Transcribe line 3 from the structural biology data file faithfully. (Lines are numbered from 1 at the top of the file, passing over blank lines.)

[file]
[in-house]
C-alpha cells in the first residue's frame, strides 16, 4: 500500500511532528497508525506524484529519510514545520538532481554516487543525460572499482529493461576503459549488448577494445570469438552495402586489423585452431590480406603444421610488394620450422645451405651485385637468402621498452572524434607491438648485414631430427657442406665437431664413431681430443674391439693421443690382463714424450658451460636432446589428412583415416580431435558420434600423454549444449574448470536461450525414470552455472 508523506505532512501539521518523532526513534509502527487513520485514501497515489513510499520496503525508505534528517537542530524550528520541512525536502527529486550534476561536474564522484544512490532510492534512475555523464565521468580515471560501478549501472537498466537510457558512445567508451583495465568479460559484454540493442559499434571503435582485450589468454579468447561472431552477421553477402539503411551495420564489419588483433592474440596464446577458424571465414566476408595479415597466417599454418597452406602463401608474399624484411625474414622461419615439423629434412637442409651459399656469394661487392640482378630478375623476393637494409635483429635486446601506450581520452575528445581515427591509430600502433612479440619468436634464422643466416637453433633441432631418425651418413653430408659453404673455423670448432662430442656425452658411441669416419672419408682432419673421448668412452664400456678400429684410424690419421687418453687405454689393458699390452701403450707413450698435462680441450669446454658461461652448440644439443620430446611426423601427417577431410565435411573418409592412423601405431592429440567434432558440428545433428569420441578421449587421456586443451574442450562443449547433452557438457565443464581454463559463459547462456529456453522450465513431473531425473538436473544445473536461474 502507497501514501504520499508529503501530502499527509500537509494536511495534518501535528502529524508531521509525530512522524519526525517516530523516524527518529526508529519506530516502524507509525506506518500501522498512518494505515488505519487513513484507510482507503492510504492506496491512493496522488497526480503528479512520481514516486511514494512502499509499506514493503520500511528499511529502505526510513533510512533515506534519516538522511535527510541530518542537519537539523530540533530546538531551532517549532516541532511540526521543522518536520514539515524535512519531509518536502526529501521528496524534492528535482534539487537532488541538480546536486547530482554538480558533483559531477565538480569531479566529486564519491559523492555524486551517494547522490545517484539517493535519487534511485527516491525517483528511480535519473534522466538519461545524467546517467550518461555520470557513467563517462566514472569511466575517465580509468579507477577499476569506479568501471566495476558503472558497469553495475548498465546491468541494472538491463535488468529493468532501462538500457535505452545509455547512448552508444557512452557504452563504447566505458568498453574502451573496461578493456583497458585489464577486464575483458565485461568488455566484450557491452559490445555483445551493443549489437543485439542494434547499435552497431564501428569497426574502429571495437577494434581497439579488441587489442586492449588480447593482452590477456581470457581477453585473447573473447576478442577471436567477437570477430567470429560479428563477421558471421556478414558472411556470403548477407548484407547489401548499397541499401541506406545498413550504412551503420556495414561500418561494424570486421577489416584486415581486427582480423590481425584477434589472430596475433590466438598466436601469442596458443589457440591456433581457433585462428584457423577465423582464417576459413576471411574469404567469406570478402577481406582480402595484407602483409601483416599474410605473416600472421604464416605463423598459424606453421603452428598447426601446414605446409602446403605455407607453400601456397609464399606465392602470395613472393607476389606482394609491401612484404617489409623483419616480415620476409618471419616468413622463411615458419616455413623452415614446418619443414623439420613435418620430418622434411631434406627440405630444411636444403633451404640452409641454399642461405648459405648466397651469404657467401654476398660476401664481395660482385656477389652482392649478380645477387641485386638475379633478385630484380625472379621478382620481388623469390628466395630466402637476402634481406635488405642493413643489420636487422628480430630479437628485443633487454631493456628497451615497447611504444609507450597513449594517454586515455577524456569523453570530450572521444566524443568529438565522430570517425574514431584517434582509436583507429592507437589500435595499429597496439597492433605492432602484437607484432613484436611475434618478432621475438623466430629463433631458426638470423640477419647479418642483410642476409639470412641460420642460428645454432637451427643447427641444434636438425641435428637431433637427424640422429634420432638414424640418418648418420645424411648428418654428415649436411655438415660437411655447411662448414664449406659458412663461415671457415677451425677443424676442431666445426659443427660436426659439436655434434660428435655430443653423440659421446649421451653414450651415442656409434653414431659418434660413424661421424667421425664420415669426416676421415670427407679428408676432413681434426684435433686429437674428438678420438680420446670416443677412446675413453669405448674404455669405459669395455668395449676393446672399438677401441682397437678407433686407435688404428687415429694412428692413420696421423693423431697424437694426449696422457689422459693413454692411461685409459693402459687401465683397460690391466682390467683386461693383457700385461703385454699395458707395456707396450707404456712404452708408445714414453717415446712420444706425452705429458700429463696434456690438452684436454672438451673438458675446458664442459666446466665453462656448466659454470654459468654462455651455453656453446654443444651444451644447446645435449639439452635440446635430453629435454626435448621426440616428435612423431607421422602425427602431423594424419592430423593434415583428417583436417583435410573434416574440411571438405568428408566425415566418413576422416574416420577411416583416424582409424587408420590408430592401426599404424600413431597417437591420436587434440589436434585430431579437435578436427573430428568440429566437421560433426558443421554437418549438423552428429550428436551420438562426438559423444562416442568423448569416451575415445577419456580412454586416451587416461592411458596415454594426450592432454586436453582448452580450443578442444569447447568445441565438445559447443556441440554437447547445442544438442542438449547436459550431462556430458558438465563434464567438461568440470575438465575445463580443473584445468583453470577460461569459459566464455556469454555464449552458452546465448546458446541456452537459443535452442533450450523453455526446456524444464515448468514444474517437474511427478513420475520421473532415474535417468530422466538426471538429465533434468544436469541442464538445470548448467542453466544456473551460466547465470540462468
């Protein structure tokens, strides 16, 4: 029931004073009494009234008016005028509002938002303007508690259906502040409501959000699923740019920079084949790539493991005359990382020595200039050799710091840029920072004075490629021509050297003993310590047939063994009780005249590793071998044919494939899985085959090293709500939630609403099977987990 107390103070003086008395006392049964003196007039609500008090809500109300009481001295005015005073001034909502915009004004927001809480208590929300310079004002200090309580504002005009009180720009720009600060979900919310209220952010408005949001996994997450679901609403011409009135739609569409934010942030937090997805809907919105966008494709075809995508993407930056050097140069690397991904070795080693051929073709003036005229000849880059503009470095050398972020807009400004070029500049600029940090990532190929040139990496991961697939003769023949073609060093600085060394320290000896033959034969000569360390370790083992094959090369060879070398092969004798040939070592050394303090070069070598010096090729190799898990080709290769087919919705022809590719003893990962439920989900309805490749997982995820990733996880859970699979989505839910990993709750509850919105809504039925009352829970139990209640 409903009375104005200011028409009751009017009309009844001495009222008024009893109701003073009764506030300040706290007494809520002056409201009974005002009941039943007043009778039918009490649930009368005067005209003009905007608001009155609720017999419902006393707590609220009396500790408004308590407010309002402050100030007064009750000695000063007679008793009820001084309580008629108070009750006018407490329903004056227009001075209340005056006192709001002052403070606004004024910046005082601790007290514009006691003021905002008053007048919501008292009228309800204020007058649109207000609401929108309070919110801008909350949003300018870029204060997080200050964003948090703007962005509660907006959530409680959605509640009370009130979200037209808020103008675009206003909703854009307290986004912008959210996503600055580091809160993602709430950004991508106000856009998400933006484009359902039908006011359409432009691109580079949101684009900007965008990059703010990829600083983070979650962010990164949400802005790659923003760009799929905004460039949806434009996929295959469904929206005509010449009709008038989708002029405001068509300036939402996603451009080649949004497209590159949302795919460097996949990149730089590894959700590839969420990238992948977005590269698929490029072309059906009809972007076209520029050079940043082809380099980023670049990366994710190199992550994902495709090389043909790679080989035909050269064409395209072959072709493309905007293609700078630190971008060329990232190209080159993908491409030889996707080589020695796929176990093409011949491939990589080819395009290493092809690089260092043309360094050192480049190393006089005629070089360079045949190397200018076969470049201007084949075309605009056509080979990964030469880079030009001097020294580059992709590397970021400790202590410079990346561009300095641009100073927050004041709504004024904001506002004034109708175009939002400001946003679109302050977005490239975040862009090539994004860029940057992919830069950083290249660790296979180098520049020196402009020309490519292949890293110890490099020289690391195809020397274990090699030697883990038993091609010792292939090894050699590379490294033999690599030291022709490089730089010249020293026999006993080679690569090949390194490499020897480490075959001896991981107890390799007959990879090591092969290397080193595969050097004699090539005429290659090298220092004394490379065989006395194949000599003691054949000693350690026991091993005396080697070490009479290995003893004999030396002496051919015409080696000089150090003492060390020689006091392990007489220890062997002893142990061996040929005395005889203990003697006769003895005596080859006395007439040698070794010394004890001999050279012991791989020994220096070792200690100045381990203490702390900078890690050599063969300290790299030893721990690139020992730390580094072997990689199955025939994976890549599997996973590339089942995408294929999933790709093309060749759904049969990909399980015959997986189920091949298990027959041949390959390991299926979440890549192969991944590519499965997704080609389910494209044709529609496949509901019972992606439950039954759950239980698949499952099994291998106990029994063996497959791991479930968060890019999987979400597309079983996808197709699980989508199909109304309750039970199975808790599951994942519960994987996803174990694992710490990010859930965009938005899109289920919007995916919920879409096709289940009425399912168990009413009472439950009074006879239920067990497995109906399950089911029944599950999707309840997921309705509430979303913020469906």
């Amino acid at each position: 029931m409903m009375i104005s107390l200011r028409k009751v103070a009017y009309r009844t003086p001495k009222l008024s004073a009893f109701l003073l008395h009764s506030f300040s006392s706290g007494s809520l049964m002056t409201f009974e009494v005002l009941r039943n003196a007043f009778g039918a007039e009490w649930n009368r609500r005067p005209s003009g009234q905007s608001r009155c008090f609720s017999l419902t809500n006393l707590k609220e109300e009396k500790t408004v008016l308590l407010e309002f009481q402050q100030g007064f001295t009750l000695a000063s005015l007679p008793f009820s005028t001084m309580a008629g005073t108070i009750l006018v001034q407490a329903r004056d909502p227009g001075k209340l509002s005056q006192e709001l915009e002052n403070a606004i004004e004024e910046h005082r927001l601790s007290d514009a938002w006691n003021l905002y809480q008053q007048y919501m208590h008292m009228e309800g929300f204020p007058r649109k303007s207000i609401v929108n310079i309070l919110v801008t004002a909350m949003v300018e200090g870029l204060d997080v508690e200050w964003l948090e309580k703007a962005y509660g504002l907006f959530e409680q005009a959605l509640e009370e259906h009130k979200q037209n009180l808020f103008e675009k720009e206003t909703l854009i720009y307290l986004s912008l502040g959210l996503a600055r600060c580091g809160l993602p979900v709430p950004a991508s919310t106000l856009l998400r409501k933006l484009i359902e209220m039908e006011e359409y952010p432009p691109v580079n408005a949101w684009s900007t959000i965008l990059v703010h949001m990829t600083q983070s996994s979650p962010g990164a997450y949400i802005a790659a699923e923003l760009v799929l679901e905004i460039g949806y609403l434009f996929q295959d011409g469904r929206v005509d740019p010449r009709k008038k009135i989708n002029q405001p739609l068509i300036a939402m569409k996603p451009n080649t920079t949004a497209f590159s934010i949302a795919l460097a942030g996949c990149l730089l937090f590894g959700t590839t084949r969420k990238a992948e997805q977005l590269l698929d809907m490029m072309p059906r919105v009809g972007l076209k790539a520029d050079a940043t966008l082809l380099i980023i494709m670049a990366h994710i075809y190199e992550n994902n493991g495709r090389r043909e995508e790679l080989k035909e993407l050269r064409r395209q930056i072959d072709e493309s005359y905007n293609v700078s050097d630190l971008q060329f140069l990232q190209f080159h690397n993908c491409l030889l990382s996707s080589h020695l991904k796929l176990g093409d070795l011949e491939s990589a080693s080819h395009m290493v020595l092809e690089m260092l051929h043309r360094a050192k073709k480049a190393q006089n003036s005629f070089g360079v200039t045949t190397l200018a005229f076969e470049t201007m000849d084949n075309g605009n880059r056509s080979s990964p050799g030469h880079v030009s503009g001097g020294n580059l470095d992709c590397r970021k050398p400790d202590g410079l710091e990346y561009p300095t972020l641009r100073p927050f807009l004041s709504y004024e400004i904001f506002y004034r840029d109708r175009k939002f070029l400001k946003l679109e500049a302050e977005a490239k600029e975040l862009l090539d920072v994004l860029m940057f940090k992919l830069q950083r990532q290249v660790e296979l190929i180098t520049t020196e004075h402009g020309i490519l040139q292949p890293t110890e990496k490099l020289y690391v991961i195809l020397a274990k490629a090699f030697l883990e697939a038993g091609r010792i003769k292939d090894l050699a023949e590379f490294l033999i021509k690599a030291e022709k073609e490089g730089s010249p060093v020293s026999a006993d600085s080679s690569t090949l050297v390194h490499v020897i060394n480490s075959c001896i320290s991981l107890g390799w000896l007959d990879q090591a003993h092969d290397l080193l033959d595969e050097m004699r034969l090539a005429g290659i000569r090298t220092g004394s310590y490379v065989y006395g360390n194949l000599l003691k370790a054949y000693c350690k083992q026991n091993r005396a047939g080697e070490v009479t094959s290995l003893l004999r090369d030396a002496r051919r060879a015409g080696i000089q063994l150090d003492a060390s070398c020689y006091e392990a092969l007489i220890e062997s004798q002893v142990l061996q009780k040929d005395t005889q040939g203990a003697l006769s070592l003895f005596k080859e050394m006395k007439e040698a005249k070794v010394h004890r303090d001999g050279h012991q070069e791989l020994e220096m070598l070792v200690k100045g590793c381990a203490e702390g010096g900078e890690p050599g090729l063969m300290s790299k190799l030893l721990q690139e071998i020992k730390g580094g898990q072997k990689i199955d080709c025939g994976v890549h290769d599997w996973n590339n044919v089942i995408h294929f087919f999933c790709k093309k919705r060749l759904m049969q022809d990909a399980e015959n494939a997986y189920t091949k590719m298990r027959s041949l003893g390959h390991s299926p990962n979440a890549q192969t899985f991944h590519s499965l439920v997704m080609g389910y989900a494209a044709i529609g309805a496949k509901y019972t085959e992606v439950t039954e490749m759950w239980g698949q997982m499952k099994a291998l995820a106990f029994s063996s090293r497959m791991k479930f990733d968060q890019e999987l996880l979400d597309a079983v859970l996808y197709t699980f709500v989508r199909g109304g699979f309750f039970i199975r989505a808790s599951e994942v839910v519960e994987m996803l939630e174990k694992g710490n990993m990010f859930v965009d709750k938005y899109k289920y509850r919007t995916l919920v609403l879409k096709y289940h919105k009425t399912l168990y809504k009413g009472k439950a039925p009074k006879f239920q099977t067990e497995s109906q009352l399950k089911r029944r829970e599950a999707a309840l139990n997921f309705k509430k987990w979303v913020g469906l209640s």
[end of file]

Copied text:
């Protein structure tokens, strides 16, 4: 029931004073009494009234008016005028509002938002303007508690259906502040409501959000699923740019920079084949790539493991005359990382020595200039050799710091840029920072004075490629021509050297003993310590047939063994009780005249590793071998044919494939899985085959090293709500939630609403099977987990 107390103070003086008395006392049964003196007039609500008090809500109300009481001295005015005073001034909502915009004004927001809480208590929300310079004002200090309580504002005009009180720009720009600060979900919310209220952010408005949001996994997450679901609403011409009135739609569409934010942030937090997805809907919105966008494709075809995508993407930056050097140069690397991904070795080693051929073709003036005229000849880059503009470095050398972020807009400004070029500049600029940090990532190929040139990496991961697939003769023949073609060093600085060394320290000896033959034969000569360390370790083992094959090369060879070398092969004798040939070592050394303090070069070598010096090729190799898990080709290769087919919705022809590719003893990962439920989900309805490749997982995820990733996880859970699979989505839910990993709750509850919105809504039925009352829970139990209640 409903009375104005200011028409009751009017009309009844001495009222008024009893109701003073009764506030300040706290007494809520002056409201009974005002009941039943007043009778039918009490649930009368005067005209003009905007608001009155609720017999419902006393707590609220009396500790408004308590407010309002402050100030007064009750000695000063007679008793009820001084309580008629108070009750006018407490329903004056227009001075209340005056006192709001002052403070606004004024910046005082601790007290514009006691003021905002008053007048919501008292009228309800204020007058649109207000609401929108309070919110801008909350949003300018870029204060997080200050964003948090703007962005509660907006959530409680959605509640009370009130979200037209808020103008675009206003909703854009307290986004912008959210996503600055580091809160993602709430950004991508106000856009998400933006484009359902039908006011359409432009691109580079949101684009900007965008990059703010990829600083983070979650962010990164949400802005790659923003760009799929905004460039949806434009996929295959469904929206005509010449009709008038989708002029405001068509300036939402996603451009080649949004497209590159949302795919460097996949990149730089590894959700590839969420990238992948977005590269698929490029072309059906009809972007076209520029050079940043082809380099980023670049990366994710190199992550994902495709090389043909790679080989035909050269064409395209072959072709493309905007293609700078630190971008060329990232190209080159993908491409030889996707080589020695796929176990093409011949491939990589080819395009290493092809690089260092043309360094050192480049190393006089005629070089360079045949190397200018076969470049201007084949075309605009056509080979990964030469880079030009001097020294580059992709590397970021400790202590410079990346561009300095641009100073927050004041709504004024904001506002004034109708175009939002400001946003679109302050977005490239975040862009090539994004860029940057992919830069950083290249660790296979180098520049020196402009020309490519292949890293110890490099020289690391195809020397274990090699030697883990038993091609010792292939090894050699590379490294033999690599030291022709490089730089010249020293026999006993080679690569090949390194490499020897480490075959001896991981107890390799007959990879090591092969290397080193595969050097004699090539005429290659090298220092004394490379065989006395194949000599003691054949000693350690026991091993005396080697070490009479290995003893004999030396002496051919015409080696000089150090003492060390020689006091392990007489220890062997002893142990061996040929005395005889203990003697006769003895005596080859006395007439040698070794010394004890001999050279012991791989020994220096070792200690100045381990203490702390900078890690050599063969300290790299030893721990690139020992730390580094072997990689199955025939994976890549599997996973590339089942995408294929999933790709093309060749759904049969990909399980015959997986189920091949298990027959041949390959390991299926979440890549192969991944590519499965997704080609389910494209044709529609496949509901019972992606439950039954759950239980698949499952099994291998106990029994063996497959791991479930968060890019999987979400597309079983996808197709699980989508199909109304309750039970199975808790599951994942519960994987996803174990694992710490990010859930965009938005899109289920919007995916919920879409096709289940009425399912168990009413009472439950009074006879239920067990497995109906399950089911029944599950999707309840997921309705509430979303913020469906």